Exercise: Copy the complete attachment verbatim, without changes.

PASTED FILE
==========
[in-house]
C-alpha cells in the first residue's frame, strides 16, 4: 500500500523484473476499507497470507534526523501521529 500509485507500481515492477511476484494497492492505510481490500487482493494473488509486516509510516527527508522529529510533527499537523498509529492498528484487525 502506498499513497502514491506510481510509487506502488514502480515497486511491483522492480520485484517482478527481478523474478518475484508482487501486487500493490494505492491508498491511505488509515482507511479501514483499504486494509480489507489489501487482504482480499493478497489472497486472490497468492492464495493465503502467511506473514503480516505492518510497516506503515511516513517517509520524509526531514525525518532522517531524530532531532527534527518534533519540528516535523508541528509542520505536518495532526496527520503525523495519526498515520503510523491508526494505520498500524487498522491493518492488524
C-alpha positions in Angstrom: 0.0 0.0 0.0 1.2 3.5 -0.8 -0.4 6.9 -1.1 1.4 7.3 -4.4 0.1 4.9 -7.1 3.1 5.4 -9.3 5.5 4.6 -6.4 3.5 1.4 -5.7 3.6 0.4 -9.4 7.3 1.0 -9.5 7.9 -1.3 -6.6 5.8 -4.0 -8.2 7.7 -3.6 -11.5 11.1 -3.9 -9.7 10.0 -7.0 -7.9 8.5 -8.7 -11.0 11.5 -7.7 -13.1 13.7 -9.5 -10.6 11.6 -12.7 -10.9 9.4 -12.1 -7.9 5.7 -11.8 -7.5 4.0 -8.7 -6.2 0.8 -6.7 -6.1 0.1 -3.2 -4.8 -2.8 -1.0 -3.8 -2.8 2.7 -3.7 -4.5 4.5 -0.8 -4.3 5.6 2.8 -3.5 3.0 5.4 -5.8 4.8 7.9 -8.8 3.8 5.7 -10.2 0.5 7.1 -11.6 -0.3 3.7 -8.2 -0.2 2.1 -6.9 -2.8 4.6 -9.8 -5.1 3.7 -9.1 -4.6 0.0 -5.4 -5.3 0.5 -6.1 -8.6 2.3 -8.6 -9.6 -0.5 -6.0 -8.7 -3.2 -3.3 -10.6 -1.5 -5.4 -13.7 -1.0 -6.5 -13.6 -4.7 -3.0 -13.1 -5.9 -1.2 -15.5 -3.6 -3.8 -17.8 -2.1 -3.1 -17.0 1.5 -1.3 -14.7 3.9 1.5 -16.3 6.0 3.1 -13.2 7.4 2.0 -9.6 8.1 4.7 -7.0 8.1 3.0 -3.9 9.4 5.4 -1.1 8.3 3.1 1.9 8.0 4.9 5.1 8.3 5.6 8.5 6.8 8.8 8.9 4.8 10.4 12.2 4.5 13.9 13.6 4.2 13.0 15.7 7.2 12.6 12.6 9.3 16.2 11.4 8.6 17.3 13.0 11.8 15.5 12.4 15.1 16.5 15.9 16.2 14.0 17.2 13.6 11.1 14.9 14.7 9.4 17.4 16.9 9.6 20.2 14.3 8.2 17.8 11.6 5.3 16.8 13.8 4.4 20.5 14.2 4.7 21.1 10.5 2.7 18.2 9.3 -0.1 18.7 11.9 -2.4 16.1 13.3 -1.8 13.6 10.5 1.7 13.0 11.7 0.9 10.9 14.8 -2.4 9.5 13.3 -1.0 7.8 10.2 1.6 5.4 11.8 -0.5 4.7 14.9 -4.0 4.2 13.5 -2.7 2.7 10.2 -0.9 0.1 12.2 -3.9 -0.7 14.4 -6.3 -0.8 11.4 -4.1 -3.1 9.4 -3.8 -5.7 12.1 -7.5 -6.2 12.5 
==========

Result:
[in-house]
C-alpha cells in the first residue's frame, strides 16, 4: 500500500523484473476499507497470507534526523501521529 500509485507500481515492477511476484494497492492505510481490500487482493494473488509486516509510516527527508522529529510533527499537523498509529492498528484487525 502506498499513497502514491506510481510509487506502488514502480515497486511491483522492480520485484517482478527481478523474478518475484508482487501486487500493490494505492491508498491511505488509515482507511479501514483499504486494509480489507489489501487482504482480499493478497489472497486472490497468492492464495493465503502467511506473514503480516505492518510497516506503515511516513517517509520524509526531514525525518532522517531524530532531532527534527518534533519540528516535523508541528509542520505536518495532526496527520503525523495519526498515520503510523491508526494505520498500524487498522491493518492488524
C-alpha positions in Angstrom: 0.0 0.0 0.0 1.2 3.5 -0.8 -0.4 6.9 -1.1 1.4 7.3 -4.4 0.1 4.9 -7.1 3.1 5.4 -9.3 5.5 4.6 -6.4 3.5 1.4 -5.7 3.6 0.4 -9.4 7.3 1.0 -9.5 7.9 -1.3 -6.6 5.8 -4.0 -8.2 7.7 -3.6 -11.5 11.1 -3.9 -9.7 10.0 -7.0 -7.9 8.5 -8.7 -11.0 11.5 -7.7 -13.1 13.7 -9.5 -10.6 11.6 -12.7 -10.9 9.4 -12.1 -7.9 5.7 -11.8 -7.5 4.0 -8.7 -6.2 0.8 -6.7 -6.1 0.1 -3.2 -4.8 -2.8 -1.0 -3.8 -2.8 2.7 -3.7 -4.5 4.5 -0.8 -4.3 5.6 2.8 -3.5 3.0 5.4 -5.8 4.8 7.9 -8.8 3.8 5.7 -10.2 0.5 7.1 -11.6 -0.3 3.7 -8.2 -0.2 2.1 -6.9 -2.8 4.6 -9.8 -5.1 3.7 -9.1 -4.6 0.0 -5.4 -5.3 0.5 -6.1 -8.6 2.3 -8.6 -9.6 -0.5 -6.0 -8.7 -3.2 -3.3 -10.6 -1.5 -5.4 -13.7 -1.0 -6.5 -13.6 -4.7 -3.0 -13.1 -5.9 -1.2 -15.5 -3.6 -3.8 -17.8 -2.1 -3.1 -17.0 1.5 -1.3 -14.7 3.9 1.5 -16.3 6.0 3.1 -13.2 7.4 2.0 -9.6 8.1 4.7 -7.0 8.1 3.0 -3.9 9.4 5.4 -1.1 8.3 3.1 1.9 8.0 4.9 5.1 8.3 5.6 8.5 6.8 8.8 8.9 4.8 10.4 12.2 4.5 13.9 13.6 4.2 13.0 15.7 7.2 12.6 12.6 9.3 16.2 11.4 8.6 17.3 13.0 11.8 15.5 12.4 15.1 16.5 15.9 16.2 14.0 17.2 13.6 11.1 14.9 14.7 9.4 17.4 16.9 9.6 20.2 14.3 8.2 17.8 11.6 5.3 16.8 13.8 4.4 20.5 14.2 4.7 21.1 10.5 2.7 18.2 9.3 -0.1 18.7 11.9 -2.4 16.1 13.3 -1.8 13.6 10.5 1.7 13.0 11.7 0.9 10.9 14.8 -2.4 9.5 13.3 -1.0 7.8 10.2 1.6 5.4 11.8 -0.5 4.7 14.9 -4.0 4.2 13.5 -2.7 2.7 10.2 -0.9 0.1 12.2 -3.9 -0.7 14.4 -6.3 -0.8 11.4 -4.1 -3.1 9.4 -3.8 -5.7 12.1 -7.5 -6.2 12.5 